Dianna Games, CEO of Africa @ Work, a South African-based company that aims to facilitate and improve business in Africa through the provision of research and networking opportunities, said there are a number of factors that led to Woolworths’s failure in the challenging market of Nigeria. However, she believes these failures are more likely due to poor business strategies than simply Nigeria’s difficult operating environment.
“Woolworths’s withdrawal from Nigeria, and that of Nando’s, Telkom and others, should not be interpreted as a story only about Nigeria’s challenges, but also about specific problems created by the choices the firms themselves made.”
She added that one cause of Woolworths’s failure is likely due to poor marketing.
“Because South Africa’s retailers are household names at home, there seems to be an expectation that Africans elsewhere will be familiar with the brands. This is not the case. Wealthy Nigerians travel extensively, but their favoured shopping haunts are in the UK and US. As a result, they are more familiar with the down-market Woolworths brand in the UK that went out of business a few years ago than with the more upmarket brand so beloved by South Africans.”
Games also suggested that the layout and ambience of Woolworths shops might have led Nigerians to believe that goods were expensive.
“Cost is an issue with this much-trumpeted new emerging middle class, the bulk of which is at the more unstable end of the definition… Nigerian consumers are brand savvy. If they are going to pay higher prices for goods, they want global brands they recognise; brands that tap into their aspirations. Woolworths, and some of South Africa’s other clothing retailers, simply do not fit into that category. That makes their marketing job more difficult — but not impossible.”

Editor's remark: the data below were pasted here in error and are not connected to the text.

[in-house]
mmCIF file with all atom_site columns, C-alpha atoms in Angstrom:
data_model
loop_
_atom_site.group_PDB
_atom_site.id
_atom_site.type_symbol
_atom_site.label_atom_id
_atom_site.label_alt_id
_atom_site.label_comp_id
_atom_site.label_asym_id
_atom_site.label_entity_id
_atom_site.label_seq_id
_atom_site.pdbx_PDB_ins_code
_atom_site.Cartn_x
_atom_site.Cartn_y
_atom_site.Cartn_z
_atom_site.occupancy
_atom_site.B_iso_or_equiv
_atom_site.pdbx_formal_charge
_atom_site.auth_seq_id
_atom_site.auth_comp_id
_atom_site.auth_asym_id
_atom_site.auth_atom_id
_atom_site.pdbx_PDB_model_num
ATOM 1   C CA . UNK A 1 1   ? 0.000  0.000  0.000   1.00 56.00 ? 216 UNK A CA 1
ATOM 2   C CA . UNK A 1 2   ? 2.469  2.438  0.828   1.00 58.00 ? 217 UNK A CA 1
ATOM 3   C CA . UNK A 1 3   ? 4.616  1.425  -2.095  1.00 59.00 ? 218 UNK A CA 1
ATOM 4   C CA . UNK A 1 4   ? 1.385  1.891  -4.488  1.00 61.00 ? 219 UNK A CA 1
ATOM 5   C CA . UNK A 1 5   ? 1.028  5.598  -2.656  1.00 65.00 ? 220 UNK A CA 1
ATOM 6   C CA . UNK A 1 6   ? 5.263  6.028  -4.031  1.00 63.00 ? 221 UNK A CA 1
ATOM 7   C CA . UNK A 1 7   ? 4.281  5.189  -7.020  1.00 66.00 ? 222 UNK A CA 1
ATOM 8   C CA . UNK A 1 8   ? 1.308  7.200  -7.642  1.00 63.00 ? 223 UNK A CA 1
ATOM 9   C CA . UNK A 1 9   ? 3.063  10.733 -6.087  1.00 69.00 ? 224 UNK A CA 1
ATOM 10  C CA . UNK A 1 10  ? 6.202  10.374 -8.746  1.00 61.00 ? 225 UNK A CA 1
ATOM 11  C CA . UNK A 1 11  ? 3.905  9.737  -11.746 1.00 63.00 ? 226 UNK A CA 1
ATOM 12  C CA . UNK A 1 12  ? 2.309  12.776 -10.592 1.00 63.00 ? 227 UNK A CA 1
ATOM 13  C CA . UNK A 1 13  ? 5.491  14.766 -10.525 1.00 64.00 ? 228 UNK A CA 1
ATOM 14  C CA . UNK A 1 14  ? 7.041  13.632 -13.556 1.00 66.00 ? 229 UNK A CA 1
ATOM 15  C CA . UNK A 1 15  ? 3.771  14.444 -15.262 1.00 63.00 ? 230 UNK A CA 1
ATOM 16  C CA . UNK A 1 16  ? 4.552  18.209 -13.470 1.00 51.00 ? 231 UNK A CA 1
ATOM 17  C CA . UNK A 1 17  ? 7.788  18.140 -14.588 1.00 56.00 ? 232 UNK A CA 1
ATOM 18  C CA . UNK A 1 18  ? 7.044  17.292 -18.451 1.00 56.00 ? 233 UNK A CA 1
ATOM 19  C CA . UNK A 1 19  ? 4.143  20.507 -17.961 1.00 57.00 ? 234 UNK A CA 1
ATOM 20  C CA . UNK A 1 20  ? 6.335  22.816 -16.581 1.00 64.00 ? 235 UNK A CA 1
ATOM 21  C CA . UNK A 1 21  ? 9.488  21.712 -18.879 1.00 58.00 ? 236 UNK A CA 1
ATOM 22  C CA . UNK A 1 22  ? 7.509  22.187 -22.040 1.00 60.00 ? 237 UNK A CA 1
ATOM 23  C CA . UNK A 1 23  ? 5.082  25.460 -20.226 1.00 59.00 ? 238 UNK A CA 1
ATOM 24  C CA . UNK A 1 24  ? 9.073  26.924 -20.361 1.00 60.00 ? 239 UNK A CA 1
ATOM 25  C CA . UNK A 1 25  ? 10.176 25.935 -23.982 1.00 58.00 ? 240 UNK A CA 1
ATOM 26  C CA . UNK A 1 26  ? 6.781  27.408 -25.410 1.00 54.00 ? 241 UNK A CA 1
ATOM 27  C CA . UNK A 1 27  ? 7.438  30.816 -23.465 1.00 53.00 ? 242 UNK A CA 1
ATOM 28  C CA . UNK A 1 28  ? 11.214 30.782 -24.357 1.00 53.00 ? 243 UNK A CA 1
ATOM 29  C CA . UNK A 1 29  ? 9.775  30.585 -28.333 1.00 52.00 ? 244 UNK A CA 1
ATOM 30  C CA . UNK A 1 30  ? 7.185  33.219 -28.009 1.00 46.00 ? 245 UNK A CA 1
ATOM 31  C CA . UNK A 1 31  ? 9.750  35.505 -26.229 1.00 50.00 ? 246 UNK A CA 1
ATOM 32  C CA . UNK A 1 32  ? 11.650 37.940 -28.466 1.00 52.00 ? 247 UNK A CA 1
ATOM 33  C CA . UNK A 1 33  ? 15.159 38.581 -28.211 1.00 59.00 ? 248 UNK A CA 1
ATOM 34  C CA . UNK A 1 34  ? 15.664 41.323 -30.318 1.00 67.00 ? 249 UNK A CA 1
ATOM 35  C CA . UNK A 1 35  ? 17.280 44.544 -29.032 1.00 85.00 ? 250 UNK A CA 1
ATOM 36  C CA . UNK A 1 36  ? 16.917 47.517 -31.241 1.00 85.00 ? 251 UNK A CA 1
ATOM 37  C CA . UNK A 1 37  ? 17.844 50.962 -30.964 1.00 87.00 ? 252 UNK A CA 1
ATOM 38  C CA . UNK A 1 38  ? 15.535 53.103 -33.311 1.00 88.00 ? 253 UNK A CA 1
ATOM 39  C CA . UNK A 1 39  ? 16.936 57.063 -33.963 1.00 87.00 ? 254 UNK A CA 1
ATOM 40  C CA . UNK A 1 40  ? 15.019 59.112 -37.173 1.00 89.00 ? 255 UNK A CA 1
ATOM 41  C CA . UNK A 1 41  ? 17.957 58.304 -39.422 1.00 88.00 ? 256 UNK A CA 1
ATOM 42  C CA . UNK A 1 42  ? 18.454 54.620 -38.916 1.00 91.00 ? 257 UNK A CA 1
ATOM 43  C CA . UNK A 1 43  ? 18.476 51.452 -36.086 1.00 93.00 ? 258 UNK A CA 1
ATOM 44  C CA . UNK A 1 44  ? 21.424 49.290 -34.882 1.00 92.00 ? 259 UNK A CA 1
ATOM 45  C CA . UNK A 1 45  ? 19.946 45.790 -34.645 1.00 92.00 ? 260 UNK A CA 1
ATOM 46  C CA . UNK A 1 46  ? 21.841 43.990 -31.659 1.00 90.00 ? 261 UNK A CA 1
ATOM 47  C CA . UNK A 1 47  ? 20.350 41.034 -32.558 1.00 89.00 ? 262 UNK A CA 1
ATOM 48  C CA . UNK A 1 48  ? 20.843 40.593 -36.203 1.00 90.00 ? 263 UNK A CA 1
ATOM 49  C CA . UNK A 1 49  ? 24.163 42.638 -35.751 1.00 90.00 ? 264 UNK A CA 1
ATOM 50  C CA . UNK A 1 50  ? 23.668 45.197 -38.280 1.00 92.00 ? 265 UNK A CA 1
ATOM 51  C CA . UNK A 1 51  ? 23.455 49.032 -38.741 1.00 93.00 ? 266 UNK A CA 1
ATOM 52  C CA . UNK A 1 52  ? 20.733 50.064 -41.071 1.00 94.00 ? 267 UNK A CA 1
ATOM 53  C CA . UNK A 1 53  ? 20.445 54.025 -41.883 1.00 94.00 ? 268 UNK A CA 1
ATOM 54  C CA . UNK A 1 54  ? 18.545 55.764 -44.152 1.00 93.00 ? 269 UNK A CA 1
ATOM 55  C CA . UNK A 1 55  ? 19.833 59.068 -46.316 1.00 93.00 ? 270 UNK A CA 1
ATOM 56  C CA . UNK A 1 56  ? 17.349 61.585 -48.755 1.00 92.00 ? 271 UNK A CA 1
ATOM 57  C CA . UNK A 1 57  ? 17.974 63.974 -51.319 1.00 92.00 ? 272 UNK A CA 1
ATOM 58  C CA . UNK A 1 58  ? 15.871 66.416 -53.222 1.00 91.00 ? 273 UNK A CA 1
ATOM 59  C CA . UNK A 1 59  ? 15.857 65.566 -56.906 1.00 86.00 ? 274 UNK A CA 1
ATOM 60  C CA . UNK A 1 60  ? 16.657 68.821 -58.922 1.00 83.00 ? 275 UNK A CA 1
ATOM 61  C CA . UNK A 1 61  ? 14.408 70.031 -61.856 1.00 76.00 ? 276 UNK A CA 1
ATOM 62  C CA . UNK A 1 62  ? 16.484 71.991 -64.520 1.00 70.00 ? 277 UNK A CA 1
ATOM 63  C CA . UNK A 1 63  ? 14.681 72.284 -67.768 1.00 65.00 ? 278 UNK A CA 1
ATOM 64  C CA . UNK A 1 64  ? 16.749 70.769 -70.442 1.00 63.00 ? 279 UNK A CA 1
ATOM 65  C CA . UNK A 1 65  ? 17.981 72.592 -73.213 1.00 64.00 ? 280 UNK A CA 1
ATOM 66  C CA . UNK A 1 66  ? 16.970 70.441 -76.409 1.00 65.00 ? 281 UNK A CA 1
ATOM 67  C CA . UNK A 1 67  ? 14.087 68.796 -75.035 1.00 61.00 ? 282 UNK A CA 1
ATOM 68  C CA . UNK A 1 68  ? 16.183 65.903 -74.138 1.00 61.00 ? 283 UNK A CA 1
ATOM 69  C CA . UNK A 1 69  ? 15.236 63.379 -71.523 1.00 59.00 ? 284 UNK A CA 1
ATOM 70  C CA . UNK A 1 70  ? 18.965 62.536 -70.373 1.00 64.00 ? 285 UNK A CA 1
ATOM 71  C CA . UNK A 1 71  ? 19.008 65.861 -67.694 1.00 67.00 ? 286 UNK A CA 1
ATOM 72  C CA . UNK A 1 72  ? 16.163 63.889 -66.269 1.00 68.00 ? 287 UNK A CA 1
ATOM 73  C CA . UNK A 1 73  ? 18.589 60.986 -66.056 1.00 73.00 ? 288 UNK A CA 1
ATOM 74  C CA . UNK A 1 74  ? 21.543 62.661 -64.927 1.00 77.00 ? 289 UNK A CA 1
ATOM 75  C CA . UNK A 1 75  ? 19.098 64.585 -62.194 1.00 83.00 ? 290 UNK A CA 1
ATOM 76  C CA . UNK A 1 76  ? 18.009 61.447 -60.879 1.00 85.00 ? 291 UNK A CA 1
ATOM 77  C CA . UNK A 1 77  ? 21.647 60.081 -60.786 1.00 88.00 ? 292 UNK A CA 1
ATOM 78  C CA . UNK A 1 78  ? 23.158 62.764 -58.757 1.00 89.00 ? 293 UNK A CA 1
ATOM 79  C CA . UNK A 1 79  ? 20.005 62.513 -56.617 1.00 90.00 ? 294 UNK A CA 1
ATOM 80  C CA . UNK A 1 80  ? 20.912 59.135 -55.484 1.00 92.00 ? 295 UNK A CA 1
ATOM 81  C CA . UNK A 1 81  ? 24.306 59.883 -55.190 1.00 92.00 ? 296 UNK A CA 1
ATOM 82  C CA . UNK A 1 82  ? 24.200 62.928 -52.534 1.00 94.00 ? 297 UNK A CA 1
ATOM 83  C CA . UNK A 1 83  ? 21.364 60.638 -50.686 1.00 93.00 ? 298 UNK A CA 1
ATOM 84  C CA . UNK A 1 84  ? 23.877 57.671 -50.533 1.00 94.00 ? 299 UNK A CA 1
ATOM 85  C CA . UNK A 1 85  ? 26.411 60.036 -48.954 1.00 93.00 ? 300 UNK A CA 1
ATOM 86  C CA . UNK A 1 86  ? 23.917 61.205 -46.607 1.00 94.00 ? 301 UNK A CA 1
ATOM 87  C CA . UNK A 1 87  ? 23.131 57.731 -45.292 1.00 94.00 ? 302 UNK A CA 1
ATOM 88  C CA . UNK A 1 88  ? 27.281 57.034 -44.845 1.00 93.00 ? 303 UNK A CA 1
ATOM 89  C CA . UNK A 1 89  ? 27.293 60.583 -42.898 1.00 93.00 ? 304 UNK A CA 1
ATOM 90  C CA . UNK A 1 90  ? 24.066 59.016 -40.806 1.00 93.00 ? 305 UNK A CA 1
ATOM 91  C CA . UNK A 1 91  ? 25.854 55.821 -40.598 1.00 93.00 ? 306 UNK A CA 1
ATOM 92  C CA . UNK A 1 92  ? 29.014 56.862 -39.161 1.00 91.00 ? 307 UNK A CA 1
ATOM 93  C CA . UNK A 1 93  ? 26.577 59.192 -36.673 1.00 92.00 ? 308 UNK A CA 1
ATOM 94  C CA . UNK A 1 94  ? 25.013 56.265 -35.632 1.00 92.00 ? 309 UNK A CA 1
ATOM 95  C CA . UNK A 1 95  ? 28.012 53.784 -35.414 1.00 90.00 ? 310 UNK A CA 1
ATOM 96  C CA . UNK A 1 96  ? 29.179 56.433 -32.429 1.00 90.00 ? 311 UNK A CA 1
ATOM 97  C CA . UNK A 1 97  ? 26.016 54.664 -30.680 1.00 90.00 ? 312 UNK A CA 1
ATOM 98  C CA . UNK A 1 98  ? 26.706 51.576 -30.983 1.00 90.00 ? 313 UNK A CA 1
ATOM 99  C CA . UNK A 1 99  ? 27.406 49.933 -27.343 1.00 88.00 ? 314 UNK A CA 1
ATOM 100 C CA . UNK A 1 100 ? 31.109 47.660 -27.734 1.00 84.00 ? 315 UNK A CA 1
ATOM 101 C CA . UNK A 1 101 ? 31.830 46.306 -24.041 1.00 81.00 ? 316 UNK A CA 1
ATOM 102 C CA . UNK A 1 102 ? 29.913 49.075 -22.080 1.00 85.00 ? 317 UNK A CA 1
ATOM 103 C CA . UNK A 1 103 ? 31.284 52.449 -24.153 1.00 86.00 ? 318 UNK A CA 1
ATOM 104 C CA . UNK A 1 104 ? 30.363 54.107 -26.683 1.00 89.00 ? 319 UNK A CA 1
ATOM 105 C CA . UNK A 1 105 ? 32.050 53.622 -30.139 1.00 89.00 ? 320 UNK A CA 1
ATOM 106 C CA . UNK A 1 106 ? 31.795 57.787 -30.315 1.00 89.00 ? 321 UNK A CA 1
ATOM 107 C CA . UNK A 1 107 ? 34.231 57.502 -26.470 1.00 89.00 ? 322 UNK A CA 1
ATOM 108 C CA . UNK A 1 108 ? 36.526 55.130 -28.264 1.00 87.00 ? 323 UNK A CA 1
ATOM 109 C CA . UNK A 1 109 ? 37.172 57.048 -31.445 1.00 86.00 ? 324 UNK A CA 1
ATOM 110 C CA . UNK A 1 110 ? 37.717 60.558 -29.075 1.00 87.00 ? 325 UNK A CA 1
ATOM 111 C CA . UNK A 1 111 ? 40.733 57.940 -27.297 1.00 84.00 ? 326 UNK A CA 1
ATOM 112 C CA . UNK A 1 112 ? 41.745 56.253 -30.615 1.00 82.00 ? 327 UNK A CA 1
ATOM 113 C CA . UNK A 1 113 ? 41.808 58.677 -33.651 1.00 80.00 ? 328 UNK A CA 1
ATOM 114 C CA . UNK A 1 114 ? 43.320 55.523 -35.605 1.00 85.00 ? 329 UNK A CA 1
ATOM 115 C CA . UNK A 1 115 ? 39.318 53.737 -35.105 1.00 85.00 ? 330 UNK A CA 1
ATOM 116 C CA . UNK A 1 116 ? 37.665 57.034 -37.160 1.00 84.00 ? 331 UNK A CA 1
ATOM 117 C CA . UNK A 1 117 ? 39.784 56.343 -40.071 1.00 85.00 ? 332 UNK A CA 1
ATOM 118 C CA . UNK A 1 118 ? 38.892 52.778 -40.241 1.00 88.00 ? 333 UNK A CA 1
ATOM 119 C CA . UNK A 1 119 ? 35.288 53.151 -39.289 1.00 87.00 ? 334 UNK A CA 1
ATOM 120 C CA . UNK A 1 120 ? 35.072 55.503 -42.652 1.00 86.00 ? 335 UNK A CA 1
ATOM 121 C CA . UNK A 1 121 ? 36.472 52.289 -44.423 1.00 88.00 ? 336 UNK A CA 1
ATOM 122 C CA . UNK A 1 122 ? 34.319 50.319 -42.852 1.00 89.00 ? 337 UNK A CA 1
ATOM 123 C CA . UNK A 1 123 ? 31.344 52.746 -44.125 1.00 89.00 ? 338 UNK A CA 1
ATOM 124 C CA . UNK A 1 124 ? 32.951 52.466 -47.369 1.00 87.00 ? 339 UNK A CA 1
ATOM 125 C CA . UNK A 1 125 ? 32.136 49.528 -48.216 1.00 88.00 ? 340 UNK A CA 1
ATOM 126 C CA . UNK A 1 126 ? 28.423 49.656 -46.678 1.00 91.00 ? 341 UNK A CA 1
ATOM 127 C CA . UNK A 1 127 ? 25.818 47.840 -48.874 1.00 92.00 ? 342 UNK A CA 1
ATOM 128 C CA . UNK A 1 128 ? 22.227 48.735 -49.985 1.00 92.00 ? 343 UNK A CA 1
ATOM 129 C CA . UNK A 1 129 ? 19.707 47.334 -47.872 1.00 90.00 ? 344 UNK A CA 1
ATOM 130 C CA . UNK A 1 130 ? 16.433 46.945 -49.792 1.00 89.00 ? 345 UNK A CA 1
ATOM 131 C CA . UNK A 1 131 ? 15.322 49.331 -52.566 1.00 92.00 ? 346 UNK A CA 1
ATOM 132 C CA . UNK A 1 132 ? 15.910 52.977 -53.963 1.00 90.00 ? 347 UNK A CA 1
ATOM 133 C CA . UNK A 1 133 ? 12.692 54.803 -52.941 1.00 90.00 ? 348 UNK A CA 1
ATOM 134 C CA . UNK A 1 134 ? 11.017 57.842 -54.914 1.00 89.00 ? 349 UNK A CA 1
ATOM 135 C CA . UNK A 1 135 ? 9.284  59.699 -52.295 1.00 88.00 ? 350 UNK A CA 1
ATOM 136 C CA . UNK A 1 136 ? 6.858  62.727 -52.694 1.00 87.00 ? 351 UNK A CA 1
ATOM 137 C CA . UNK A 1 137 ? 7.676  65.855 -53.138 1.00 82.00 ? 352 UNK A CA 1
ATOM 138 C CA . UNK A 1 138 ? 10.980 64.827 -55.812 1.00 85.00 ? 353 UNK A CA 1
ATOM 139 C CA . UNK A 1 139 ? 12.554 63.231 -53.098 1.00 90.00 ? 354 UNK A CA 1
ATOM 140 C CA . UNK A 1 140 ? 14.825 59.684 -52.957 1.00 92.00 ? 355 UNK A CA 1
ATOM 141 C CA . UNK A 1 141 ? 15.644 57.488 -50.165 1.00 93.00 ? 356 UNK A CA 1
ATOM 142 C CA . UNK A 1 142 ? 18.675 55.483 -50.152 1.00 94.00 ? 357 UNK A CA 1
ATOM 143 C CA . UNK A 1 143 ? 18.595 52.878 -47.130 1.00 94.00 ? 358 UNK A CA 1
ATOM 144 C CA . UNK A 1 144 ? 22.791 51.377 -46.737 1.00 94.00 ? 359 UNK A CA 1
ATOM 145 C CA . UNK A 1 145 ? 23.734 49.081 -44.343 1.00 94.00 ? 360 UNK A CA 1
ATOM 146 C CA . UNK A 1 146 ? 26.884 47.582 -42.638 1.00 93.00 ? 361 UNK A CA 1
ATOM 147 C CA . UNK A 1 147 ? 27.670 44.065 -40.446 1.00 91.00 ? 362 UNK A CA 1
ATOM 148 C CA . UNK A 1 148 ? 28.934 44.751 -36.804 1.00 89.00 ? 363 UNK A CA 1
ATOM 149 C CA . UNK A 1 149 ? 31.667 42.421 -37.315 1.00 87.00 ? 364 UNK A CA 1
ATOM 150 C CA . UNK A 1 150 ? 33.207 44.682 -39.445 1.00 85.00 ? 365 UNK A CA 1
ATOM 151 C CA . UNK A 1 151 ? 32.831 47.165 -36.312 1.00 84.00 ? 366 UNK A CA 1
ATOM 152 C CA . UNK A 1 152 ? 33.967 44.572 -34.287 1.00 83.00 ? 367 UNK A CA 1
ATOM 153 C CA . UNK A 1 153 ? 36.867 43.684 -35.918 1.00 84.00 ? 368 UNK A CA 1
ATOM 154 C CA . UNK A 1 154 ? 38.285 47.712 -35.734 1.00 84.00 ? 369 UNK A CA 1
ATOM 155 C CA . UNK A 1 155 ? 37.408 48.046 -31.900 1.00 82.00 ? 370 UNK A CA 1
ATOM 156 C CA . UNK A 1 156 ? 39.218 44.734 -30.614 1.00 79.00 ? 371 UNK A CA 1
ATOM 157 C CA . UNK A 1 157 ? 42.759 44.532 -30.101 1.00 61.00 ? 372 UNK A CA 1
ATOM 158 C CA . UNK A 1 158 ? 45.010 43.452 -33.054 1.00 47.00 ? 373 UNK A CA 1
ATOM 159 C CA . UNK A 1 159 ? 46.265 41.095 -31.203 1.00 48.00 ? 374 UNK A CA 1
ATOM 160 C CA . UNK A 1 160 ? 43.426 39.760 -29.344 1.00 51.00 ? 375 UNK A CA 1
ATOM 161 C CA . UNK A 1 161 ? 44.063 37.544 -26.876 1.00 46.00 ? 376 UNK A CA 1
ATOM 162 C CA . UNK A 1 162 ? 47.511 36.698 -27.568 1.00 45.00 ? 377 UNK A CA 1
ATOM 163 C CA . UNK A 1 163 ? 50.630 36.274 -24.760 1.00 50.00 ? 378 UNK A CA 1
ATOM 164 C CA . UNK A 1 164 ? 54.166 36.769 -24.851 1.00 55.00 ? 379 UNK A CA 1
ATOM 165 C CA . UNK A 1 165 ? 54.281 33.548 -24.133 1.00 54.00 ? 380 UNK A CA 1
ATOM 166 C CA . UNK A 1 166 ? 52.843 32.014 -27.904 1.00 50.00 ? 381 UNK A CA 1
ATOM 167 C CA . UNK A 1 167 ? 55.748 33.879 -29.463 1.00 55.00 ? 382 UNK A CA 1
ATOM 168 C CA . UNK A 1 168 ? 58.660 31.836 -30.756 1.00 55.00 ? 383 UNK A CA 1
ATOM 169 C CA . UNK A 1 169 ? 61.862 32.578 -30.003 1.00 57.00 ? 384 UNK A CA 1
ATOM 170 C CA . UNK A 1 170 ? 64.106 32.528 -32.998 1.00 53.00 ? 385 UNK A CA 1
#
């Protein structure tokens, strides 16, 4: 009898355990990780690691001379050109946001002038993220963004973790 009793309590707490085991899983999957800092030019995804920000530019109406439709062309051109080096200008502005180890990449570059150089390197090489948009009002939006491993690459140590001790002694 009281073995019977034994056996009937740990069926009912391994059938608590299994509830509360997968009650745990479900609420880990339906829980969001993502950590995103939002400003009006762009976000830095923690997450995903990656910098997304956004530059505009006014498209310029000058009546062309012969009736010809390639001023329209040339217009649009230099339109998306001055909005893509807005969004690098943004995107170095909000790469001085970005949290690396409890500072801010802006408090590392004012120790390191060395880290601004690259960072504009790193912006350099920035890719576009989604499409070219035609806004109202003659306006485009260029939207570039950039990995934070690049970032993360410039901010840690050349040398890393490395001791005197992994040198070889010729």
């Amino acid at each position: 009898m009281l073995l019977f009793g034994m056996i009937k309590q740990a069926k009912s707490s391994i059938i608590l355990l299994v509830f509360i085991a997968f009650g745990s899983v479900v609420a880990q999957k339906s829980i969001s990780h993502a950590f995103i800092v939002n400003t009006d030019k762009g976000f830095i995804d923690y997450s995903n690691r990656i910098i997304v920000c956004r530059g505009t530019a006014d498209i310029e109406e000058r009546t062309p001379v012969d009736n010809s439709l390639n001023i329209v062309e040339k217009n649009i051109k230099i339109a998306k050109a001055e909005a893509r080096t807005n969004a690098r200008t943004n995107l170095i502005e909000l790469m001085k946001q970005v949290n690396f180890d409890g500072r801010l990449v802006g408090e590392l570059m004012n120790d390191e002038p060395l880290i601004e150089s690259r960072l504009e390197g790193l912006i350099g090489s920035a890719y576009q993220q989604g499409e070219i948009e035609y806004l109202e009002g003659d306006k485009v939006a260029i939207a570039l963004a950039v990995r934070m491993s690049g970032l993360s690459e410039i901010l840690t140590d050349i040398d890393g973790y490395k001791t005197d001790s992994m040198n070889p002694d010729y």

According to a report by Nigeria-based Business Day, Edcon will enter Nigeria with its more cost sensitive brand Jet, as opposed to its brand Edgars.
“We normally go into a new country with Jet‚” said Edcon’s CEO Jürgen Schreiber. “In Zambia though‚ we went in also with Edgars‚ which is working well‚ and then we will go into Ghana next year in the second half with both Edgars and Jet because the market is quite strong.
“Nigeria would be a discount approach and not an Edgars one at this point. We have more learning experience and it’s a little bit more of an easier format,” he explained. “Other clothing retailers have been very successful in Nigeria‚ especially when they work in the discount space‚ so we are comfortable and confident on the Jet side.”
A challenge for retailers in Nigeria could be that there are only a few malls available. “There are [currently] probably five malls throughout Nigeria; malls as we would recognise a mall,” Marshall told How we made it in Africa. “The Nigerian market to date has working informal markets and department stores that are sort of standalone Nigerian traders. They are starting to get the feel now for malls and there is a massive growing middle class in Nigeria… So the demand for more formalised, call it Western modern shopping, is massive.”
Games pointed out that the current handful of available malls in Nigeria is not enough to change the shopping habits of the consumer masses. However, she added that as more malls are constructed, more people will get a taste for them.
“Companies investing [in Nigeria] have to understand the minutiae not just of the risks and challenges but of the market, the culture and the consumers. Models have to be constantly fine-tuned and adapted… But it is glib to blame a country for a company’s failure to make an investment work rather than the firm’s own strategies, unsuitable models, poor choice of partners and so on,” Games concluded.